- in Environment
Plans for a £15-£20bn nuclear power plant in Wales have been scrapped.
Work on the Wylfa Newydd project on Anglesey was suspended in January last year because of rising costs after Hitachi failed to reach a funding agreement with the UK government.
Hitachi has now confirmed it is withdrawing from the project, after Isle of Anglesey council said it had received the news on Tuesday.
It would have created up to 9,000 jobs during construction.
Hitachi said it made the decision given 20 months had passed since the project had paused “and the investment environment has become increasingly severe due to the impact of Covid-19”.
Minister for Economy and North Wales Ken Skates said: “The news from Hitachi today is deeply disappointing.
“There has been a tremendous effort by Horizon Nuclear Power, Ynys Mon Council, the North Wales region and all our partners to bring this important project forward. Now is the time to continue with this strong partnership and build upon those efforts.
“We must not lose sight that Wylfa remains one the best sites in the UK for new nuclear development.”
Hitachi said it would coordinate with the UK government and other bodies over handling the planned construction sites and other matters.
Developer Horizon’s chief executive Duncan Hawthorne said: “I understand this announcement will be disappointing for our many supporters who had hoped to see our project through to completion and I would personally like to thank you for your support throughout our time on this project.
“Nuclear power has a critical role to play in helping tackle our energy needs, meeting our climate change targets and levelling up the economy through green growth and job creation.”
Hitachi is also scrapping its project at Oldbury on Severn in Gloucestershire despite describing both sites as “highly desirable” for new nuclear plants.
Mr Hawthorne said: “We will do our utmost to facilitate the prospects for development which will bring the major local, national and environmental benefits that nuclear can uniquely deliver as we push to transition to a net zero carbon economy by 2050.”
Environment ‘Very disappointing’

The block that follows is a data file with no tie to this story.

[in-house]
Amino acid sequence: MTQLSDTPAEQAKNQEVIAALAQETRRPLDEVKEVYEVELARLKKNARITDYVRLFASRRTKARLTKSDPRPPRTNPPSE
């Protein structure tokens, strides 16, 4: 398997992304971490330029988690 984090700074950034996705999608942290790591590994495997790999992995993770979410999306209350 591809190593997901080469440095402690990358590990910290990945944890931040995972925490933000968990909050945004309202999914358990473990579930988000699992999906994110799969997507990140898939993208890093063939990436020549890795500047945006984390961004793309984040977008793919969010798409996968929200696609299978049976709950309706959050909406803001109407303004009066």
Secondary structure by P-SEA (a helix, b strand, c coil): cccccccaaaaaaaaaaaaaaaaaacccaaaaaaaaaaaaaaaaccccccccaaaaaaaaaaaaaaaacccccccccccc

The UK government said it remained committed to nuclear power and recognised the announcement was “very disappointing news” for the people of north Wales.
“Nuclear power will play a key role in the UK’s future energy mix as we transition to a low-carbon economy, including through our investments in small and advanced modular reactors,” a spokesperson said.
“That’s why we previously offered a significant package of potential support to this project that went well beyond what any government has been willing to consider in the past.
“This included taking a one third equity stake, providing all of the required debt financing to complete construction, and providing generous financial support through our Contract for Difference scheme.”
The UK government said it remains willing to discuss a replacement for the original Wylfa plant, which shut in 2015 after 44 years of service, with viable companies.
Anglesey council was told on Tuesday that Hitachi was withdrawing, and council leader Llinos Medi said: “This is very disappointing, particularly at such a difficult time economically.”
However campaigners against the project have welcomed Hitachi’s move claiming a new nuclear power station would have “endangered lives on Anglesey and beyond”.
The People Against Wylfa B action group said: “It would have ruined the environment over an area which is 10 times greater than the current site.”
It called on Hitachi to “ensure that no nuclear scheme will happen on the site in the future” and return the site to its “former state, for community benefit”.